They got there in four plays and 33 seconds. Gable — who ran for 232 yards on 26 carries — gave his team the lead back on an 11-yard scamper. But with 8:21 left on the game clock, Cajon could feel confident in creating another scoring opportunity.
Daniels drove his team to the Trailblazer’s 8-yard line. The Cowboys had four shots at getting into the end zone. But the Sierra Canyon defense reared up and stayed strong, especially on fourth down when Cajon tried a trick play with receiver Devon Murray throwing a pass back to Daniels. He was tackled at the 3-yard line.
“We had a ‘spy’ on [Daniels], a guy who followed him the whole time,” Samuels said. “We watched for his cutbacks. And it worked.”
There were still a little more than four minutes to play. But the Trailblazers offensive line and Gable made sure the Cowboys offense never got back on the field. Gable, in fact, broke free for a 45-yard run that put the ball at the Cowboys 1-yard line with less than a minute to play. Sierra Canyon didn’t try to score, just letting the clock run out instead.
As previously noted, the 2018 season is not over. The Trailblazers were placed in Division 1-A for the State CIF Football Championship Bowl Games playoffs. They will play Upland High — the section Division II champion — on Saturday, Dec. 1, in yet another road test. In its last three games Sierra Canyon has been sent to Moorpark, Moreno Valley, and San Bernardino.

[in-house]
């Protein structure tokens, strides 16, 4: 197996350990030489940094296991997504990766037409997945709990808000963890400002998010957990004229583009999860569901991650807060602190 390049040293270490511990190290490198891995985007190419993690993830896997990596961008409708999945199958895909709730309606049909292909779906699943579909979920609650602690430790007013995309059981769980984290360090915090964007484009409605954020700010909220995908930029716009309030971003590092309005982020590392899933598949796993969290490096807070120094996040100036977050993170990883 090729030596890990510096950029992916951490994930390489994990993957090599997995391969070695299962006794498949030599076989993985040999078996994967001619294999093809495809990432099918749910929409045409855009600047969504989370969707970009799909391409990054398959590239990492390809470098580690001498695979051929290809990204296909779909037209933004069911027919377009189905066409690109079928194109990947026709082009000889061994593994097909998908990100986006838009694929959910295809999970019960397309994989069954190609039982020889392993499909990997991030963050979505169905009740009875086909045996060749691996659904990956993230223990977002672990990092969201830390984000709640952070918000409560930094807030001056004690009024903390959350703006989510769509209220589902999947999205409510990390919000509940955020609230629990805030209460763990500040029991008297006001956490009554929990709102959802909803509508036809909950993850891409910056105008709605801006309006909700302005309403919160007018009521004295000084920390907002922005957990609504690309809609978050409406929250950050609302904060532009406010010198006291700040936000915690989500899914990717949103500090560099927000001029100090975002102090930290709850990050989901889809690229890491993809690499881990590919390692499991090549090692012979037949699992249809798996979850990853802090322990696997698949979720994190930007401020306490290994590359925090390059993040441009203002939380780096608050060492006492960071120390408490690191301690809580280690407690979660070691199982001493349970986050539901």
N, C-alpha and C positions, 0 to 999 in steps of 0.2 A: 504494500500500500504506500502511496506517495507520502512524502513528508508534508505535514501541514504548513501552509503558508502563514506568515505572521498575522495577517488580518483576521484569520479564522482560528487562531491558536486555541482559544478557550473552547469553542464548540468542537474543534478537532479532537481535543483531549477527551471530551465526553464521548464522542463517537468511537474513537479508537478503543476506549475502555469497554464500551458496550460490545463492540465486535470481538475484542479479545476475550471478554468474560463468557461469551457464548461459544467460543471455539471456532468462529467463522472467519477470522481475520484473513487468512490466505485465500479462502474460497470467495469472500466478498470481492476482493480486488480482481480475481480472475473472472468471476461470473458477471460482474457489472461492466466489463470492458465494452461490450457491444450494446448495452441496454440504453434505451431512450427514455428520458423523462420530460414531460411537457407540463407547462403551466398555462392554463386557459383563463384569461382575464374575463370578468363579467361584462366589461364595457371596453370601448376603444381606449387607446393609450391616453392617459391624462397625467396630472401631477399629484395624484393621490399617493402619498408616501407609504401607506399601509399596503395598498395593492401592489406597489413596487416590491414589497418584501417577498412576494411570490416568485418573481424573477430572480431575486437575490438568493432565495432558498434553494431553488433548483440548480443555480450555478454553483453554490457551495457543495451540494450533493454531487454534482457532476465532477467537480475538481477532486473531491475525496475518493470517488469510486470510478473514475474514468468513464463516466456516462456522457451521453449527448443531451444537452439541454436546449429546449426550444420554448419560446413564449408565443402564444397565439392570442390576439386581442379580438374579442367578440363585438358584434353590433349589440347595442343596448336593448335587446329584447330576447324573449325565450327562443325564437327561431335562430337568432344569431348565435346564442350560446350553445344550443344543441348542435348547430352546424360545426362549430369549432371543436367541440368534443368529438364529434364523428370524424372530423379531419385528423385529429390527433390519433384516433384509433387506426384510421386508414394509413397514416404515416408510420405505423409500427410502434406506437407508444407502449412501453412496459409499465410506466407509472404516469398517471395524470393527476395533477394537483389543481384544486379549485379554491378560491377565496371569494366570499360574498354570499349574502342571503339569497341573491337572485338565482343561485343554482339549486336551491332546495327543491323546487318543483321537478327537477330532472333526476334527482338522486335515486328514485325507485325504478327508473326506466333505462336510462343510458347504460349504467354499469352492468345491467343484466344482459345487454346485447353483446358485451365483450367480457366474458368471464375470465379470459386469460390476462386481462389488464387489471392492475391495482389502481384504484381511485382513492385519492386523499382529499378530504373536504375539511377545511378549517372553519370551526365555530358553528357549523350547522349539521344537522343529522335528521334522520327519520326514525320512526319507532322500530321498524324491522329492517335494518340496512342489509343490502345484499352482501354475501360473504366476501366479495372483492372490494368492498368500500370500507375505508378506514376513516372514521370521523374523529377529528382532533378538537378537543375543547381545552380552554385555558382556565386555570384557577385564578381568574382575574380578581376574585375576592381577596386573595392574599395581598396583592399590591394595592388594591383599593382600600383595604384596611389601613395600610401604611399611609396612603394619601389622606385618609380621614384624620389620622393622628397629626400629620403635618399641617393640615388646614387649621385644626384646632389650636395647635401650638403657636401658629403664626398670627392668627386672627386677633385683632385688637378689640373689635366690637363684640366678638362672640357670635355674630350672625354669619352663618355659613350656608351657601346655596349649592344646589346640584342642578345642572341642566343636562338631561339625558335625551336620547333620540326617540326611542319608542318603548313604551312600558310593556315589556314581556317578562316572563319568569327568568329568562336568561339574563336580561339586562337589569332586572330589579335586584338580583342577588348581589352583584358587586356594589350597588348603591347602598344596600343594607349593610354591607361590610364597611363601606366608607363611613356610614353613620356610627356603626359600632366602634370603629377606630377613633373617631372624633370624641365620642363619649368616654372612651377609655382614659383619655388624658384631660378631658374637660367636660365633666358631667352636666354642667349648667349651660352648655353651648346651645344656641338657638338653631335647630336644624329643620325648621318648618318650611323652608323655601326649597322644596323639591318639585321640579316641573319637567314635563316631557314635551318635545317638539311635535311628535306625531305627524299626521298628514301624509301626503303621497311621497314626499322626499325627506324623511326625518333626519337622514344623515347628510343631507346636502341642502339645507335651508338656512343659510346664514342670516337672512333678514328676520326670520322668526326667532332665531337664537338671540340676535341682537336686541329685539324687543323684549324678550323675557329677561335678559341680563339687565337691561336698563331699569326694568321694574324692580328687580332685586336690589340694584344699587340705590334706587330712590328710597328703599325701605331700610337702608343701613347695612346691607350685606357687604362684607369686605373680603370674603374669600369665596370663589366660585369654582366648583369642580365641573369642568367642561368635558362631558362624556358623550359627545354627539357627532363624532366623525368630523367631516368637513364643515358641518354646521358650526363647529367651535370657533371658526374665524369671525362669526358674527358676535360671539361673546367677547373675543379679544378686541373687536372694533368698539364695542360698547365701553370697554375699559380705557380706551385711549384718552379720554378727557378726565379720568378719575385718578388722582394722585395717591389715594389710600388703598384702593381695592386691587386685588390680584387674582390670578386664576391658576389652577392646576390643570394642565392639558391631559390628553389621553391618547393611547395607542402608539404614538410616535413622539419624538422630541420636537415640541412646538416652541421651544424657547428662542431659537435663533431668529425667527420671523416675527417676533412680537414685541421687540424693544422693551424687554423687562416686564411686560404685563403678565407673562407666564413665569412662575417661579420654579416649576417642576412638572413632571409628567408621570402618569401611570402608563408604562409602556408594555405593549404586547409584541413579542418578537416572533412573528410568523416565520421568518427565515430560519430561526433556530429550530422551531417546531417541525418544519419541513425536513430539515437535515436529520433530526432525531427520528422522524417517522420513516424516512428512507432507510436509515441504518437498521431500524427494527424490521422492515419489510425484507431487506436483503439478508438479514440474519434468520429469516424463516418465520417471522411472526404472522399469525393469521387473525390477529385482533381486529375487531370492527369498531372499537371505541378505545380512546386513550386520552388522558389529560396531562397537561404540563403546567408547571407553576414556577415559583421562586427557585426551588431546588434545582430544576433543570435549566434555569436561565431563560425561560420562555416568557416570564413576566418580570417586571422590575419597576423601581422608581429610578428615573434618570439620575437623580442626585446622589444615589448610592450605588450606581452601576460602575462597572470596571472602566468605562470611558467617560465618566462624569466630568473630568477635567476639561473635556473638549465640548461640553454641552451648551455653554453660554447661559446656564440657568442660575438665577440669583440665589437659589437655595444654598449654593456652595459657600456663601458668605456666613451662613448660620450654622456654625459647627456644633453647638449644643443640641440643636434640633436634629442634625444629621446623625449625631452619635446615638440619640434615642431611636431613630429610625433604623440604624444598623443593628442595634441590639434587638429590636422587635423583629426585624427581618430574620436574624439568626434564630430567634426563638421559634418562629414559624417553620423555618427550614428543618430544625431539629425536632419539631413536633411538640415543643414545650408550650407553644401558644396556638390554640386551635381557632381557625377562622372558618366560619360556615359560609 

“The real shame is these kids have done some incredible things, and our community has had zero chance [at a home game] to enjoy it,” Ellinghouse said. “But Upland deserves to be the home team. They have always been one of the better teams, with numerous [college] Division I players. It’s an honor to go play in a game like that. If we can pull it out, it would one of the bigger wins in our history.”
No matter what happens on Saturday, it won’t change or diminish what has already happened. And offensive linemen Chris Pruett, a senior like Carlin, could appreciate how special the moment was at San Bernardino Valley College.
“I thank God, who was on our side. I thank my family for their support, the team’s support,” Pruett said. “I came a long way, I didn’t touch the football field until I was a freshman. And now I’m winning a ring.”